My wonderful, creative, inspiring family

As a little insight into my life, I’m sharing work by members of my very talented family.

IMMERSED IN ART


I grew up with art in my life; from those magical moments I remember from a very young age, when my dad took his parents’ massive art folder out from under the bed to show us their incredible, fragile works, to my A-Level in Art when I immersed myself in museums and books, and my Masters degree at the University of Glasgow during which I studied History of Art. 


With so many creative types in my family, it’s no wonder I’ve always had an interest in making things. Whether hours spent as a child painting away with my tongue sticking out in rapt concentration (dad has the photo evidence to prove it) or hours spent leaning over my desk to create my papercuts, it’s clear I’ve always had it in me!


Me at work!


MY CLEVER GRANDPARENTS

First off are the two biggest creative influences in my life; my paternal grandparents. 


Sadly, I never met my granny and grandad – Mary Millicent and Ronald Frederick Holmes; they were killed in a car crash before I was born.


Both were immensely talented. Granny was a milliner, dress designer and wonderful artist; she could just look at my sister and run her up a perfectly-fitting dress in minutes. She was a classically beautiful woman (I must find a photo to show you) and all the old pics I’ve seen of her just ooze effortless style. I’m the proud owner of her beautiful Jones sewing machine.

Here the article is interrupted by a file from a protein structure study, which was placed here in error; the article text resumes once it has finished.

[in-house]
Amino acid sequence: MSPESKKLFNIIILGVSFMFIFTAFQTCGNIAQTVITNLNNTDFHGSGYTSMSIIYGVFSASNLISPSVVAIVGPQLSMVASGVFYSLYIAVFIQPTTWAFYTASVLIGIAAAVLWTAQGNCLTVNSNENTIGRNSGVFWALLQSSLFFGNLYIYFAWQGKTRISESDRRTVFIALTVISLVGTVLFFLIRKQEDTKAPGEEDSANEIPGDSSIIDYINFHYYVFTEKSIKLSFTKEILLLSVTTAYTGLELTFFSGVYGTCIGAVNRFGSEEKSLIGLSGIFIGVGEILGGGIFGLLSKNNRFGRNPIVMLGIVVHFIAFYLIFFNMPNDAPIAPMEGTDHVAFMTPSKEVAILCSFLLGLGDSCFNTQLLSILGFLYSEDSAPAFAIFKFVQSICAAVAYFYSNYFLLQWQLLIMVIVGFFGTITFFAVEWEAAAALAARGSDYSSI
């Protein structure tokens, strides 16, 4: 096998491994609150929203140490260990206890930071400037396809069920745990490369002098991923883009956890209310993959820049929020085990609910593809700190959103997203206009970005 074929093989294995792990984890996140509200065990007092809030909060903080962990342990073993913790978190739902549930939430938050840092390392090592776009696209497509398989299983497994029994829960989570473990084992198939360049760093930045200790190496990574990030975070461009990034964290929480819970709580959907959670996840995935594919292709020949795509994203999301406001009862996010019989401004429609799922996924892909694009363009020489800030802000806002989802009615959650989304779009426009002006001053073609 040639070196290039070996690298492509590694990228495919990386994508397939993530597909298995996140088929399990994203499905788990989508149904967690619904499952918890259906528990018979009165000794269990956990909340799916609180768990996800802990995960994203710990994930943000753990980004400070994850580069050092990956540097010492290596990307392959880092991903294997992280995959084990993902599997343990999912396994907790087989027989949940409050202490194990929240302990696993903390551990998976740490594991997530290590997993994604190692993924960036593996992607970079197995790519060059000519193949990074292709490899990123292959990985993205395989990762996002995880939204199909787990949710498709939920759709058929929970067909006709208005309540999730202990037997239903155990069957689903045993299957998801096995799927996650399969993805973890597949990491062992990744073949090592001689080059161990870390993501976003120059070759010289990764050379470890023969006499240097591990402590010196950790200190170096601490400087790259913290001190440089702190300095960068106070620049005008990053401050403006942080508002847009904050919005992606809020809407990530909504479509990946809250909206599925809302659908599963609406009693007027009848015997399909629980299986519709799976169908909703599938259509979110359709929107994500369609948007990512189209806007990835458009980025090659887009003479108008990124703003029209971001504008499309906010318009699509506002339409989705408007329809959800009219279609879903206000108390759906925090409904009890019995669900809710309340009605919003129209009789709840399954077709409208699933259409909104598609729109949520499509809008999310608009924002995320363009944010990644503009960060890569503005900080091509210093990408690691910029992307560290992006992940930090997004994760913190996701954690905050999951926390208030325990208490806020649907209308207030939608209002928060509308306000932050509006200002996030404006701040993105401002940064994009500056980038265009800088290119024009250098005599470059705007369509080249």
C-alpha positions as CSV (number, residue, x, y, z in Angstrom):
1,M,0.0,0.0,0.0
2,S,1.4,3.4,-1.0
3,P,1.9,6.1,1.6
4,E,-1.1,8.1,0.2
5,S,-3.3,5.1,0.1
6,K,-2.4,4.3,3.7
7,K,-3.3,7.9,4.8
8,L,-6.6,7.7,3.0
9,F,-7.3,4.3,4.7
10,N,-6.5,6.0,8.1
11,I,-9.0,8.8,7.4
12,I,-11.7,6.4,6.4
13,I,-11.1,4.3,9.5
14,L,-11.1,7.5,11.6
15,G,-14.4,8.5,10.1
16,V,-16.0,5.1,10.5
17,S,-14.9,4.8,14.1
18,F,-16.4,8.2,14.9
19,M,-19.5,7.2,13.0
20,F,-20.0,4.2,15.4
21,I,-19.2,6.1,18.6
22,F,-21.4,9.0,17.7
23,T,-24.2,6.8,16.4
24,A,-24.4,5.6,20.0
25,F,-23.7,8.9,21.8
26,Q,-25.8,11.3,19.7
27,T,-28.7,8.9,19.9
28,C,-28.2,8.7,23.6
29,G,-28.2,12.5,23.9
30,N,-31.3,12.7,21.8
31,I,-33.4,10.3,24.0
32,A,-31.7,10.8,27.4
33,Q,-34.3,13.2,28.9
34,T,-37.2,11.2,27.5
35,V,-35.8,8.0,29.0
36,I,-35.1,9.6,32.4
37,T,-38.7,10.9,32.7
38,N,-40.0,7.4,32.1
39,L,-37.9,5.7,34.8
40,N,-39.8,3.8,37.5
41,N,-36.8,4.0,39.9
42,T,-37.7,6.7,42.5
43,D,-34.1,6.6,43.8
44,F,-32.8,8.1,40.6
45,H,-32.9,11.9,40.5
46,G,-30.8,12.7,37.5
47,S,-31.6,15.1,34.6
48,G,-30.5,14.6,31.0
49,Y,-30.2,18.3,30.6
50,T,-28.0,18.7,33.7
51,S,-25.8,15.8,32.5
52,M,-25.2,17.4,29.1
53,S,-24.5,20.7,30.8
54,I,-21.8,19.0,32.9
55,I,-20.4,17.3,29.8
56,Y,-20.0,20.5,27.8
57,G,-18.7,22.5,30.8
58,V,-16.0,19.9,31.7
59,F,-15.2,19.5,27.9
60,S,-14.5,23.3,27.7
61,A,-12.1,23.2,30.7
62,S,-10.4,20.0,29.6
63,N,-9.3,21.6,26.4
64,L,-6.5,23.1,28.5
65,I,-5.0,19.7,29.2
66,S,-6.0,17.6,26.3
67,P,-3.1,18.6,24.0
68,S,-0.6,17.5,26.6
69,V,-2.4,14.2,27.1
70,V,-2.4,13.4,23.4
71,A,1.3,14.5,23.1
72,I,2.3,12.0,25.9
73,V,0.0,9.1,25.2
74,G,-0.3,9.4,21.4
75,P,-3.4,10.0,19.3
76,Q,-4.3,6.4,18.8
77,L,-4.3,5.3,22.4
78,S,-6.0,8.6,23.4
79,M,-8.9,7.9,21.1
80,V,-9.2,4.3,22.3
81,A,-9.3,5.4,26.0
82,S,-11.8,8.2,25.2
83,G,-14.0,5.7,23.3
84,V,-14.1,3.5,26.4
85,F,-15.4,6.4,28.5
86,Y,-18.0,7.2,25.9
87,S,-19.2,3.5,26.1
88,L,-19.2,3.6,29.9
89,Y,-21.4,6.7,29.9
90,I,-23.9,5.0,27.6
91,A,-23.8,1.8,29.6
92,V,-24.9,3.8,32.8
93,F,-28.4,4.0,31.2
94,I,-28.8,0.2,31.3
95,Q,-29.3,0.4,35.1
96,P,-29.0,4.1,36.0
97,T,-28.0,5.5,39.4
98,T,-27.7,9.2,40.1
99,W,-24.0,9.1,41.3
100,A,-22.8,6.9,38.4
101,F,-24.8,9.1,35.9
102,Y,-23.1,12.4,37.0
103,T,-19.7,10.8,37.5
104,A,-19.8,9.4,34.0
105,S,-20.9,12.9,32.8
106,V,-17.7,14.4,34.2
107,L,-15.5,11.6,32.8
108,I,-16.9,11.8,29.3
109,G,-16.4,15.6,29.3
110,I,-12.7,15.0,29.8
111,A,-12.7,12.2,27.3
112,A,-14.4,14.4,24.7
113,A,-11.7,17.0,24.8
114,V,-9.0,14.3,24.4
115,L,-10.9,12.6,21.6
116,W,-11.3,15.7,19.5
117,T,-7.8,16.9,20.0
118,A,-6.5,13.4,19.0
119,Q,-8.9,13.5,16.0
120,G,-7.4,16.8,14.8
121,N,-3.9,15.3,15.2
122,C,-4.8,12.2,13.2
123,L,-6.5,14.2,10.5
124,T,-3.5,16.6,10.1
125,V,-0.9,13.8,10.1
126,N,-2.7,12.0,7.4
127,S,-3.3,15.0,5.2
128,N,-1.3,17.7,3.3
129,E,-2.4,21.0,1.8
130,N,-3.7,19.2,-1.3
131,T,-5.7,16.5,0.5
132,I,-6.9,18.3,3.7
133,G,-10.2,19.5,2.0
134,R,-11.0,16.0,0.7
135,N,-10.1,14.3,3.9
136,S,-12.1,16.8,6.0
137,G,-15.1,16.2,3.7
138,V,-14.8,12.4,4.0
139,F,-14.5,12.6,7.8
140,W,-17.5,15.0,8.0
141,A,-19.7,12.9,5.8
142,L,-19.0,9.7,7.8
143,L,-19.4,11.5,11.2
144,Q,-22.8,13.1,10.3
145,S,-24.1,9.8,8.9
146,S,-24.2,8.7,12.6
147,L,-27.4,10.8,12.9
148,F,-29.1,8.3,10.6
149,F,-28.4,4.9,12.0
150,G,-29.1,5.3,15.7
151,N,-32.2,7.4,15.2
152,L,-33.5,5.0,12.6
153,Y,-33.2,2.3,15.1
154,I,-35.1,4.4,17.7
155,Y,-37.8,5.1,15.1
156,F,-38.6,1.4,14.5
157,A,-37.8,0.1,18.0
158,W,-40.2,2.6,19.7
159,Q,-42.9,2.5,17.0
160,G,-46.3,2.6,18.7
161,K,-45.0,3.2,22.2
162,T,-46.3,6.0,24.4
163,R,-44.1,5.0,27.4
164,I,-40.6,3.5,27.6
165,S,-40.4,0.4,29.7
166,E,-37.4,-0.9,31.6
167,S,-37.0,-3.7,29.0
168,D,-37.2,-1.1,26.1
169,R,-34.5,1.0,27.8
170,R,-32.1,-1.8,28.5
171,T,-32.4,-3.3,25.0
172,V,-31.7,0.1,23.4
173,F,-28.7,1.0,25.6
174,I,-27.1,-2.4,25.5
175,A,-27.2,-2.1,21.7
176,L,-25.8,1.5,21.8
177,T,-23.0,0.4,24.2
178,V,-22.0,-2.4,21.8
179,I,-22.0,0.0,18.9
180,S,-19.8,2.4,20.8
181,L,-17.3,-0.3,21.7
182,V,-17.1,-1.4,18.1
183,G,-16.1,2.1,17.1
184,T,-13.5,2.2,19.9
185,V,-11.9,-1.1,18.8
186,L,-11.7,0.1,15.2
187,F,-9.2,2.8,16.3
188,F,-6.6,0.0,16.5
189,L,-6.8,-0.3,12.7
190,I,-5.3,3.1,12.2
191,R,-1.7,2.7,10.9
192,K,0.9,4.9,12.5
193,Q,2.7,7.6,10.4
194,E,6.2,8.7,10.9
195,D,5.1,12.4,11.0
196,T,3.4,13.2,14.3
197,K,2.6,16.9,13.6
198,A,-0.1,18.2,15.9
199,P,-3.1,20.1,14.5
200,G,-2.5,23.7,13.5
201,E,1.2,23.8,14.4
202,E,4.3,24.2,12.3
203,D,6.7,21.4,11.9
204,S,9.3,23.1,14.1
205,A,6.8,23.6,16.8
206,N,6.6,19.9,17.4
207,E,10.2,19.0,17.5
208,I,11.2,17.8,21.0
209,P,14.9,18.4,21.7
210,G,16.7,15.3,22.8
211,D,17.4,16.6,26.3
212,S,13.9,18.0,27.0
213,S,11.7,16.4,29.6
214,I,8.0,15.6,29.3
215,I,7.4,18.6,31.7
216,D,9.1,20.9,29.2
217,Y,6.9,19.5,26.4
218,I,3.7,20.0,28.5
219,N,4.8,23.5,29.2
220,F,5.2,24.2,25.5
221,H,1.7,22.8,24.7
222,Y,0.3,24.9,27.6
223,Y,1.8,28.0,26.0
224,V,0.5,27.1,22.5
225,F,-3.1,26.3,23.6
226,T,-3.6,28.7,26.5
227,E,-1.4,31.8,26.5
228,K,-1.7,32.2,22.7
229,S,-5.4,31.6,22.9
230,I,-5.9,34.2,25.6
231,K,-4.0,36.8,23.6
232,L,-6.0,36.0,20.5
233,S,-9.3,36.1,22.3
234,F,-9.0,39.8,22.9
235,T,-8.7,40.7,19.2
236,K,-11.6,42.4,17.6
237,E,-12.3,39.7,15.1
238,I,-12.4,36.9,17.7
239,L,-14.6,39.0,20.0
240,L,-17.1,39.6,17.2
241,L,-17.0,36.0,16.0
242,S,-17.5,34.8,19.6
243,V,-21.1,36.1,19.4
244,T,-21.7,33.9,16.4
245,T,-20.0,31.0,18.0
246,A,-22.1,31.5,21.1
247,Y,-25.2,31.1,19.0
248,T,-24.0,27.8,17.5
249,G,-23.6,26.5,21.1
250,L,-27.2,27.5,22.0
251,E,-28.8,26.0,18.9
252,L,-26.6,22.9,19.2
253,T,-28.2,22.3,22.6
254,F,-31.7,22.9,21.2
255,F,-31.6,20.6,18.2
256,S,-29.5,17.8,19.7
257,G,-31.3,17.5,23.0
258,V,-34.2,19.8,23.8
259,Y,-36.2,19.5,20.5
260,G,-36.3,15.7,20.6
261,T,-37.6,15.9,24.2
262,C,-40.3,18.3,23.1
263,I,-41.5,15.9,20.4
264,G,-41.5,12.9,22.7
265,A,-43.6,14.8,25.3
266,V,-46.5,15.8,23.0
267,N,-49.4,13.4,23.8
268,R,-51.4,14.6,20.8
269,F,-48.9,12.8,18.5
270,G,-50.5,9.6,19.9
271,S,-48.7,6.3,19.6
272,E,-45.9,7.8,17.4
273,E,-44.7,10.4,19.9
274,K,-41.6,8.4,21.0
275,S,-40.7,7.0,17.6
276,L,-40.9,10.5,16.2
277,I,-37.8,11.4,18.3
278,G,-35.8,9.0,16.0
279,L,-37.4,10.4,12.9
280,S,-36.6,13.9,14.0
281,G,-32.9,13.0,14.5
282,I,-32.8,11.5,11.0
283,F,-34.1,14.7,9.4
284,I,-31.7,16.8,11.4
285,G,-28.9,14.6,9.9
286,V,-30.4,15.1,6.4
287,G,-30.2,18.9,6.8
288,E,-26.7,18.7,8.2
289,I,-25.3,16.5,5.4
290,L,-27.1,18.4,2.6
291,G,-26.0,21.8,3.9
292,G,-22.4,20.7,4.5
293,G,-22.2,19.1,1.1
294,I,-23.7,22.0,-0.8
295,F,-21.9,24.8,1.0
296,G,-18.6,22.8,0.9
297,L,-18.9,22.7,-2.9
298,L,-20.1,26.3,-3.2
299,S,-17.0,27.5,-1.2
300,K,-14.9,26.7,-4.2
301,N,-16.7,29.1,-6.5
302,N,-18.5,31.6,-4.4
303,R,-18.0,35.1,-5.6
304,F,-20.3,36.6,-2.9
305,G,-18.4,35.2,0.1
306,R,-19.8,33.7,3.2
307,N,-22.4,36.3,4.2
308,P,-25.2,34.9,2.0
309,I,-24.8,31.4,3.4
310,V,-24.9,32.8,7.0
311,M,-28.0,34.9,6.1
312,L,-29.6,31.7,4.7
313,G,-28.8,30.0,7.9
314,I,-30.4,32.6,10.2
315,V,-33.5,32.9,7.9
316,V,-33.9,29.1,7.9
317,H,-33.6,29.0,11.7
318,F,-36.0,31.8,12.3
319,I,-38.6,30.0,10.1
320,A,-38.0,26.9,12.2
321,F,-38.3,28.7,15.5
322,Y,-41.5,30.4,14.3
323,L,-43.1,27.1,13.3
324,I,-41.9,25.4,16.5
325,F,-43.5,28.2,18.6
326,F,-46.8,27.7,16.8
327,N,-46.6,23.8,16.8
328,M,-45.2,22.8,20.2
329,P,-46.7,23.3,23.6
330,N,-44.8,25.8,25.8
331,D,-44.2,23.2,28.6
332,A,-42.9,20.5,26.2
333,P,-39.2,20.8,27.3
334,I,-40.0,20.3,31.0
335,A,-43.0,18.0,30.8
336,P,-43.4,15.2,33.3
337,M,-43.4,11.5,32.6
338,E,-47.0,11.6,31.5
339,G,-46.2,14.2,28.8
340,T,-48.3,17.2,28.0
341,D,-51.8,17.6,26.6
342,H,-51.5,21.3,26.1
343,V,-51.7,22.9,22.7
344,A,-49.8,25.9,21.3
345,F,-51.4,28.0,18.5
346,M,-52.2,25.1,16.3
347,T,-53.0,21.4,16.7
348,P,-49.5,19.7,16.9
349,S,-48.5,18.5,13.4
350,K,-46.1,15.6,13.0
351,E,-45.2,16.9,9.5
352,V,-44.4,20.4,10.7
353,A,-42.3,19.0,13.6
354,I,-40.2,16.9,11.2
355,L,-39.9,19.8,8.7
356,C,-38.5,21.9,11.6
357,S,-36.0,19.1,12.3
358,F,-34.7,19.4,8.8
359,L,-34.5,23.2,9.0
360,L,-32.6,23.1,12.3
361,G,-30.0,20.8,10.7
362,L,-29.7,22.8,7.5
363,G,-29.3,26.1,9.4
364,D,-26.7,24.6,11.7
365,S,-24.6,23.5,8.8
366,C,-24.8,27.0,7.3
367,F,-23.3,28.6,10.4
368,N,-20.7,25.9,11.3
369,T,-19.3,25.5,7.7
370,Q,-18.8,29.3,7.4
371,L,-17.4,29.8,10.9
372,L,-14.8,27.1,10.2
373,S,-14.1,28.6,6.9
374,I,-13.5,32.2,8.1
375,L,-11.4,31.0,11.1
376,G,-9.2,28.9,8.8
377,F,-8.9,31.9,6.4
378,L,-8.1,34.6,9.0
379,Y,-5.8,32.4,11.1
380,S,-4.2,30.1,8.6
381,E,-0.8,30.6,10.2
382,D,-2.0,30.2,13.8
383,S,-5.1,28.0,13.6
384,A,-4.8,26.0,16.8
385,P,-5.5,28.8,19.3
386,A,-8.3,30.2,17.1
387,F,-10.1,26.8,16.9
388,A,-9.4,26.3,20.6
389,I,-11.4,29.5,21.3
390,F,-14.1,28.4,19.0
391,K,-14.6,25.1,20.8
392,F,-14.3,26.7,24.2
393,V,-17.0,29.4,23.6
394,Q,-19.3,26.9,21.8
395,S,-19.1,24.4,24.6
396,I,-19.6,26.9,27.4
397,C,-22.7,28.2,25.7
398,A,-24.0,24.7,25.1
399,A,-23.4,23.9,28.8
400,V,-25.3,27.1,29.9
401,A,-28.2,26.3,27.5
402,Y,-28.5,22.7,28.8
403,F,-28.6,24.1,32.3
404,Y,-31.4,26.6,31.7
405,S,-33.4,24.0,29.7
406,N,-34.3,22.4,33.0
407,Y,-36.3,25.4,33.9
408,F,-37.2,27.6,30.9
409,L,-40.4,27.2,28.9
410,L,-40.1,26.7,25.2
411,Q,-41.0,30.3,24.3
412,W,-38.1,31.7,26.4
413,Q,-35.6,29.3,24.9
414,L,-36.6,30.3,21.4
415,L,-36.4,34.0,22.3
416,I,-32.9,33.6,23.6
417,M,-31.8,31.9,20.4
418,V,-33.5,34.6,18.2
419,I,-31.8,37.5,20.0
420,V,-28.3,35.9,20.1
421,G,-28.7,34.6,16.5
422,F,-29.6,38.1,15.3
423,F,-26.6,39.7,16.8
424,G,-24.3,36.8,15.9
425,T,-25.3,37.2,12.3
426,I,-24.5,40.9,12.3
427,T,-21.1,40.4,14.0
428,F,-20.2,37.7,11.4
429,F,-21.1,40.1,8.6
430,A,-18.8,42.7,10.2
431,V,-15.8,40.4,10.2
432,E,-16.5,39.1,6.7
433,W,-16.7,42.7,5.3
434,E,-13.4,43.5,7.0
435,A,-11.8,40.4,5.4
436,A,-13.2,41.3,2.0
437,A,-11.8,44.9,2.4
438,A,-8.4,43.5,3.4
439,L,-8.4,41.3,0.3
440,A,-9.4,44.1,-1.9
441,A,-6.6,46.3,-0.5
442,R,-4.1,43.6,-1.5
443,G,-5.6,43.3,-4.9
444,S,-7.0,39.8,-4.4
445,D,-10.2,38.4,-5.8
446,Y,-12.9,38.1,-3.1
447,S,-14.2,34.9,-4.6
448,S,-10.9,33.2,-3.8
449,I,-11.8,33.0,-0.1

R. F. Holmes: Hartlepool Docks, early 1950s (colour lithograph)

Grandad was a very skilled artist and graphic design teacher at Leeds College of Art. He also designed textiles and worked in commercial graphics (our family claim to fame is that my grandad redesigned the ‘g’ on the Carlsberg logo because he spotted that it wasn’t typographically correct!). 

This painting (below), which hangs in my kitchen, is a study for a lino cut. Grandad was renowned for his printmaking, with some lino cuts featuring upwards of 30 colours. He was also a great typographer, graphic designer and photographer. Several of his prints are held at the Victoria and Albert Museum (some viewable here) in London and many remain with the family.
R. F. Holmes: Plaice, early 1950s (watercolour)
Granny and Grandad both studied at the Royal College of Art and were evacuated with the college from London to the Lakes during the Second World War. They and their fellow students caused quite a storm when they arrived in rural Ambleside! Both were involved in the post-war British arts scene – I really look up to them for their style and just wish I’d had the chance to meet them!
INCREDIBLE ERIC


Closely linked to my grandparents is Eric Taylor. He was my Dad’s godfather and a close friend of my grandad. I had the pleasure of meeting Eric, who died age 90 in 1999. I remember him as a very elderly man; I remember his house which was full of fascinating objects. I also went to a retrospective of his work in a Hull art gallery (I think it was Hull!). At the time of first meeting him I don’t think I knew anything of his war background; I just remember looking at the ceramic fish and wrought iron sculptures around his home and thinking he seemed a real character.